Have you seen the Japanese version of The Office on SNL? In this clip, characters from the American version of The Office parody Japanese office customs. Michael Scott says a line in Japanese, “日本で一番おもしろいボスです (I’m the funniest boss in Japan).” When the boss walks into the office, all of the employees stand up from their chairs and apologize—“sumimasen” (I’m sorry)—and then practice a morning exercise called “radio taiso” in the meeting room. You might find it hilarious, you might find it racist, but if you strip away the stereotypical accents you’ll see some truth in the office customs they’re parodying.
Japan is one of the most popular travel destinations in the world and the number of inbound visitors has increased dramatically in the last few years. But when it comes to foreign nationals working in Japan, the numbers have dropped drastically. Not a surprise when you know how difficult it can be to work here.
There are so many weird and strange rules that only apply in Japanese offices. Let’s start with “radio exercise” that was shown in the clip. It’s a morning exercise with music that Japanese students practice in schools. It carried onto office environments and some traditional Japanese offices still practice it. When I visited a Japanese headquarters from New York for training a few years ago, I saw they actually did morning exercises every day. I asked why they do it, and one of the middle-aged guys told me proudly, “for your health!”
People wear different masks when they go to work. They don’t talk about their private life, there is no coffee break culture, and casual conversations and small talk doesn’t exist. When I was working in New York, my colleagues always asked me, “how was your weekend?” or “what’s your plan for the weekend?” as a part of daily communication. In Japan, it is seen as a way of slacking, and people go straight to their desks and start working immediately, even after they come back from a long vacation (by long I mean three days). But then when you submit a day-off request form, you have to state why you’re taking a day off.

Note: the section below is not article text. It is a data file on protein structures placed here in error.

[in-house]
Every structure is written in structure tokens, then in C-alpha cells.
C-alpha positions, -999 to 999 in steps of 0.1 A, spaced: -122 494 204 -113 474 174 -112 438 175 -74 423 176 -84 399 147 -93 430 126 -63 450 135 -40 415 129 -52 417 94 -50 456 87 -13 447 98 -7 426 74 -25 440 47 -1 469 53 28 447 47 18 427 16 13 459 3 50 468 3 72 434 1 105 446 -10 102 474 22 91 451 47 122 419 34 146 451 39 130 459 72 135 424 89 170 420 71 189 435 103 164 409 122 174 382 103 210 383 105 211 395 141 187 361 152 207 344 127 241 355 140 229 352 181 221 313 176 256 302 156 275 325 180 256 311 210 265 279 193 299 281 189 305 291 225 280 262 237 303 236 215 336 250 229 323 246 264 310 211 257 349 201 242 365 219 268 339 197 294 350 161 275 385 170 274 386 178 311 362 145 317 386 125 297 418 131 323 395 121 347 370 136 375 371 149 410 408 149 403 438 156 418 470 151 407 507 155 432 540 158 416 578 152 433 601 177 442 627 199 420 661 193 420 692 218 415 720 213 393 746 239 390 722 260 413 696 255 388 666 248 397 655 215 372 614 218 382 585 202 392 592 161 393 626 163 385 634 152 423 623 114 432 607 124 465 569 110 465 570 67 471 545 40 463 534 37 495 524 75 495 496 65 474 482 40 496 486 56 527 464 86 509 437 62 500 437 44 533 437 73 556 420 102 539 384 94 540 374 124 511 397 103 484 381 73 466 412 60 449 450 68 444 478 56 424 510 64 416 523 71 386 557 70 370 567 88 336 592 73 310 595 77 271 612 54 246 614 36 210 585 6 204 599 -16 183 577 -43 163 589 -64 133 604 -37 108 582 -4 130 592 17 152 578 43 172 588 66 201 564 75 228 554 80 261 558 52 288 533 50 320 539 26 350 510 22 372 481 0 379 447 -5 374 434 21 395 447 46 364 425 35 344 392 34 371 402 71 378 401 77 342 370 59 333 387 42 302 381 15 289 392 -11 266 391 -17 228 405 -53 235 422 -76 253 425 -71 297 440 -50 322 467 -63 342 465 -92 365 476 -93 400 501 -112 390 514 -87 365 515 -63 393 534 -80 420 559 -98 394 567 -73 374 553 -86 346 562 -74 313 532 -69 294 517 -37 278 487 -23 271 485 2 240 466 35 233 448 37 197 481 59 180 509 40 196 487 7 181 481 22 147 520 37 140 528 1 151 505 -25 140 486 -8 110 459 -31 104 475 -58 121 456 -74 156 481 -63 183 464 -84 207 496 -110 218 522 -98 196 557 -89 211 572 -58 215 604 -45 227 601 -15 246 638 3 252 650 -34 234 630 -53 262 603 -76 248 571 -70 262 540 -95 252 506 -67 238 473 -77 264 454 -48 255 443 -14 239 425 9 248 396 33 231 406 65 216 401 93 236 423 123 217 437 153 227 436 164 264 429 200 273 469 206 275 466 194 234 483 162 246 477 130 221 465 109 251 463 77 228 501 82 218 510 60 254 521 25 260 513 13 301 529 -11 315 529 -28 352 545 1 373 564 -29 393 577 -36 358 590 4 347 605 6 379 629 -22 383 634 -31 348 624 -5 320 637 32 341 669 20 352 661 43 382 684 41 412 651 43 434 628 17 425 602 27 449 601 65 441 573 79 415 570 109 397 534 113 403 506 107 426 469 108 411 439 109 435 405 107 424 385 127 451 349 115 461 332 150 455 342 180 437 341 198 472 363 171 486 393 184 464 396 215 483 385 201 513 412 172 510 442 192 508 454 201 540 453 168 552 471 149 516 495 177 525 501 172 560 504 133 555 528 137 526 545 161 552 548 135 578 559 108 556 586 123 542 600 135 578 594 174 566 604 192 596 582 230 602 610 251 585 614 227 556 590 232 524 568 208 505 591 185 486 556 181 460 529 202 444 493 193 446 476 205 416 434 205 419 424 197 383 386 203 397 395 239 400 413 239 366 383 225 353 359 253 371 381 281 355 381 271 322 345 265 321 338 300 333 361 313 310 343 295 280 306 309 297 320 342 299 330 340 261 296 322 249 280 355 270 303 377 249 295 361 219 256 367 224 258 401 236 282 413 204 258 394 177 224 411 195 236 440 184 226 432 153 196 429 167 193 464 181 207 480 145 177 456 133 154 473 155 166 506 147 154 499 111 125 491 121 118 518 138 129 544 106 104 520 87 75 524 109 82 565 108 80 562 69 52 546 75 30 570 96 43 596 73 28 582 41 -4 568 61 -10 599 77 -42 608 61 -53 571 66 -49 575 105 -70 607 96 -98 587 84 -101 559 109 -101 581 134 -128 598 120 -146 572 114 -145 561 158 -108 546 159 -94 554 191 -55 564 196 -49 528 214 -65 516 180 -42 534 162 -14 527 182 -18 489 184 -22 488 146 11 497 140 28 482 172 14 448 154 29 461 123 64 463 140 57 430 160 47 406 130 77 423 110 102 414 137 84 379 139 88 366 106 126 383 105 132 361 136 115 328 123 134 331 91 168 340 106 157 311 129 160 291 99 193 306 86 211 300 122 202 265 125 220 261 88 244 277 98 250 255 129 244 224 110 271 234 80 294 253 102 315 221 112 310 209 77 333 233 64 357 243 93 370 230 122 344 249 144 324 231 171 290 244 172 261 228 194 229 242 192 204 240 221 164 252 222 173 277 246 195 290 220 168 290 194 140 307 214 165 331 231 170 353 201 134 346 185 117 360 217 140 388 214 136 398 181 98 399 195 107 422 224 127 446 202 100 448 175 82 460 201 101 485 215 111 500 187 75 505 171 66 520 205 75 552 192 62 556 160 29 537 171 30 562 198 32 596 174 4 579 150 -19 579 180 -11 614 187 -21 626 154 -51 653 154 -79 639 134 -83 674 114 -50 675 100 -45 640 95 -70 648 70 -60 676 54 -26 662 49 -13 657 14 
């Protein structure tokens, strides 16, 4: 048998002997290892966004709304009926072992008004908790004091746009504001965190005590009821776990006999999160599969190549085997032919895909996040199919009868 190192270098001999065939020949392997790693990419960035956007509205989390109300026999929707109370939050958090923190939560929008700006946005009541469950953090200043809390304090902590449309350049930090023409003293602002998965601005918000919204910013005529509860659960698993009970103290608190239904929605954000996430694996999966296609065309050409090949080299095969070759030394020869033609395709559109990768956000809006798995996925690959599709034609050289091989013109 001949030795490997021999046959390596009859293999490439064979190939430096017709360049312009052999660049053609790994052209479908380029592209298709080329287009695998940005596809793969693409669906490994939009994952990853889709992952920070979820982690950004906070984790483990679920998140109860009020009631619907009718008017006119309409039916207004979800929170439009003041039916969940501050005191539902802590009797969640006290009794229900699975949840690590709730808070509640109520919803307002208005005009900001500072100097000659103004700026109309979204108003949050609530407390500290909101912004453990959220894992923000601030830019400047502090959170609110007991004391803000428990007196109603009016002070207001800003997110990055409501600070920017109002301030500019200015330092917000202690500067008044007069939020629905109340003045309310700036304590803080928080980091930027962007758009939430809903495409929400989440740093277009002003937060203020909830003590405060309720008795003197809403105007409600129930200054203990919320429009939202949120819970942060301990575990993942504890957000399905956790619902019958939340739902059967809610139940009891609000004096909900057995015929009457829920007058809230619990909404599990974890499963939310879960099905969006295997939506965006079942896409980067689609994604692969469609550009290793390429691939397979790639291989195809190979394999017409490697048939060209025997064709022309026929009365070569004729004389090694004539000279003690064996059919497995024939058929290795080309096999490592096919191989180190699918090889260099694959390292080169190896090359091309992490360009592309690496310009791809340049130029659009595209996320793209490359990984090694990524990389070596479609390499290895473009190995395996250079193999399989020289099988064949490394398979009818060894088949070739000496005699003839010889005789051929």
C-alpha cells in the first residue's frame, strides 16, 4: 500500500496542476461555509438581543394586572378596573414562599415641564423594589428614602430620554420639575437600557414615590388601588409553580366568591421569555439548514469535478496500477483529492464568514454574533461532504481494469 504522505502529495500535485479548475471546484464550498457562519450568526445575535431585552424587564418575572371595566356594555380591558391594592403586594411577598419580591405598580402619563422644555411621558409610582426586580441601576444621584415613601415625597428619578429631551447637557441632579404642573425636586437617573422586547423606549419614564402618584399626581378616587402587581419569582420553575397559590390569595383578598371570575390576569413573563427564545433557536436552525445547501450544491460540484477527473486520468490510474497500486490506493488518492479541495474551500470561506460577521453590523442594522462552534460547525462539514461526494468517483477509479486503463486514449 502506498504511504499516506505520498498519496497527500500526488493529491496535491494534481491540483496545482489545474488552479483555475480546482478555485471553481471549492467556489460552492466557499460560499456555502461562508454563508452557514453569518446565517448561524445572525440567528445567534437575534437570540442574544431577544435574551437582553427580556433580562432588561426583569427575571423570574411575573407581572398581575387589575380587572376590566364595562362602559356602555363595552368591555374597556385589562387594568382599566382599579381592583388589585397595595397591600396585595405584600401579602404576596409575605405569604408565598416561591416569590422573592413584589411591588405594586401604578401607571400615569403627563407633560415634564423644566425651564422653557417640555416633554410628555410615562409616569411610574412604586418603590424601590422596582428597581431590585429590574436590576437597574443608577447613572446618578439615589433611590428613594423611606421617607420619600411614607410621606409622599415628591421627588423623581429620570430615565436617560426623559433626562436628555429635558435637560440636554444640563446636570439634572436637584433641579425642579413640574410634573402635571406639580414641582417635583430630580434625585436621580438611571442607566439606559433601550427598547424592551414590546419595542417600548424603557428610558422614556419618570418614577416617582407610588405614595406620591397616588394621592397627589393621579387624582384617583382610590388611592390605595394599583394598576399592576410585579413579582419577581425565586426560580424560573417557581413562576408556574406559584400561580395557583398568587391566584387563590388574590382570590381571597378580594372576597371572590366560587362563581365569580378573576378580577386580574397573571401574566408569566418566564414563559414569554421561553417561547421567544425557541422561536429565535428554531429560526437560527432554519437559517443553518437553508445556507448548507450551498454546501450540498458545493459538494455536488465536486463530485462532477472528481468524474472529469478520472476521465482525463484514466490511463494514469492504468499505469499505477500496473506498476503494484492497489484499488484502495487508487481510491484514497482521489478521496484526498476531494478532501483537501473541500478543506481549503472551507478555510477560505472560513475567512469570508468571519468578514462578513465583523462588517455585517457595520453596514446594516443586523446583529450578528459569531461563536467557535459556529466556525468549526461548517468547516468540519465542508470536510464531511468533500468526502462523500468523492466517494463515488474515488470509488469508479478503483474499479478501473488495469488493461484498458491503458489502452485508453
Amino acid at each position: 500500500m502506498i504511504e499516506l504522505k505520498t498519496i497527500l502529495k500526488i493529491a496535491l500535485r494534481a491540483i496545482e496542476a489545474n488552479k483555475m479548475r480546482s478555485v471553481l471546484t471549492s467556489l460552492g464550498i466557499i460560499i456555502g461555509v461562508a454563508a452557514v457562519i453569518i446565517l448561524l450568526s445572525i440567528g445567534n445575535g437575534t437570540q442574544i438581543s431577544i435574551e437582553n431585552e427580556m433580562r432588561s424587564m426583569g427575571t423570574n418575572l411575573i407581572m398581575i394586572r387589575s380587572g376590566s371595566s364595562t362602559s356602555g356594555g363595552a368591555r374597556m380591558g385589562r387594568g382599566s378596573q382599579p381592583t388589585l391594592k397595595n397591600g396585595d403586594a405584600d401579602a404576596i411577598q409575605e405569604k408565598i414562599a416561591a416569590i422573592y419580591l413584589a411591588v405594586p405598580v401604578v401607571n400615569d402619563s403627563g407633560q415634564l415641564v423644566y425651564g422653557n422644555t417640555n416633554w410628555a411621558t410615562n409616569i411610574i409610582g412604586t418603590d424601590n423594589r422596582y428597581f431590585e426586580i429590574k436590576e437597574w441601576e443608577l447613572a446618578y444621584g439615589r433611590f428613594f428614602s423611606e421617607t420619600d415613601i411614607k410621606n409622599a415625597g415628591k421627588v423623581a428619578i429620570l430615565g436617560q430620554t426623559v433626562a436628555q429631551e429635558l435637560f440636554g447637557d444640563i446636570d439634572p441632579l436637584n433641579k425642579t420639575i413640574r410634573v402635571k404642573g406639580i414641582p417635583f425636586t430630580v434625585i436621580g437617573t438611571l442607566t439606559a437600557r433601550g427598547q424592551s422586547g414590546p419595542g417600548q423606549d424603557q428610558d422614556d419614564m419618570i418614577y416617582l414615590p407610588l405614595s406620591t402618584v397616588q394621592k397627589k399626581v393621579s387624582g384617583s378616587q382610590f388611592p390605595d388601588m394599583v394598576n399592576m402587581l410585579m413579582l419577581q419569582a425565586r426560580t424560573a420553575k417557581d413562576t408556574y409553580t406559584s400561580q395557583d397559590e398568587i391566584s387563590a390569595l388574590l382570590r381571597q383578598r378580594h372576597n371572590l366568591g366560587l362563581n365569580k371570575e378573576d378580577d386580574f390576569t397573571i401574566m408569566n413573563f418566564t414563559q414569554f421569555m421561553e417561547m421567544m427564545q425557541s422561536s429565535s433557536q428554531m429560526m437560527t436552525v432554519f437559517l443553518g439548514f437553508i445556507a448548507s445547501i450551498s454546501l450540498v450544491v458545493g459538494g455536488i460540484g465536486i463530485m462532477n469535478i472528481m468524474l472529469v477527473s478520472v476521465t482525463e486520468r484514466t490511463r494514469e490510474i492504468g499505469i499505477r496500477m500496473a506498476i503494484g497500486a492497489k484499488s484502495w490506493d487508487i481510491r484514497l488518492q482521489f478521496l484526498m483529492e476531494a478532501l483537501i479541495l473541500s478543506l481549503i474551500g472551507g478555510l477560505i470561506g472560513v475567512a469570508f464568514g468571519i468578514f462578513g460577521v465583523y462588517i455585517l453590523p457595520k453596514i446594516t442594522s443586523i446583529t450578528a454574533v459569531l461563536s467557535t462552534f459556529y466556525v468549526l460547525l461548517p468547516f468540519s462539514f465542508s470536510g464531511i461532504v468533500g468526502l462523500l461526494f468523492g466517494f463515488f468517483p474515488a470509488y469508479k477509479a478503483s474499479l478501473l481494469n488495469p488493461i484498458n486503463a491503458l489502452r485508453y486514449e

The most used phrases in Japanese offices are “excuse me” and “sorry.” Everyone is apologizing about something all the time. If you’re taking a day off, you say “I’m sorry for being sick and missing work.” On Mondays, I receive a lot of emails saying, ”sorry to get back to you late,” even though it was a weekend and I didn’t check my inbox. On other occasions, I’ve heard people saying “頂いたお電話ですみません” which means, sorry for telling something else other than what you need to tell me on this call because you call me first and you own this call. I’m not sure why it is so wrong to say what you are supposed to say on the phone just because they call you first, but that’s the kind of thing you need to apologize for.
Another strange line is “取り急ぎ、用件だけで失礼いたします” It can translate to “sorry for not including all other necessary sentences” used for executing quick emails with only necessary content. This sentence puzzled me because I thought the purpose of emails should be to say what you need to say, but it wasn’t the case in Japan. There is a specific format you have to follow and phrases you have to use in emails, phone calls and all other business matters. While I was writing this article, I received an email article on “Phrases to Avoid at Work” written in English, and one of the words was obviously, “sorry.”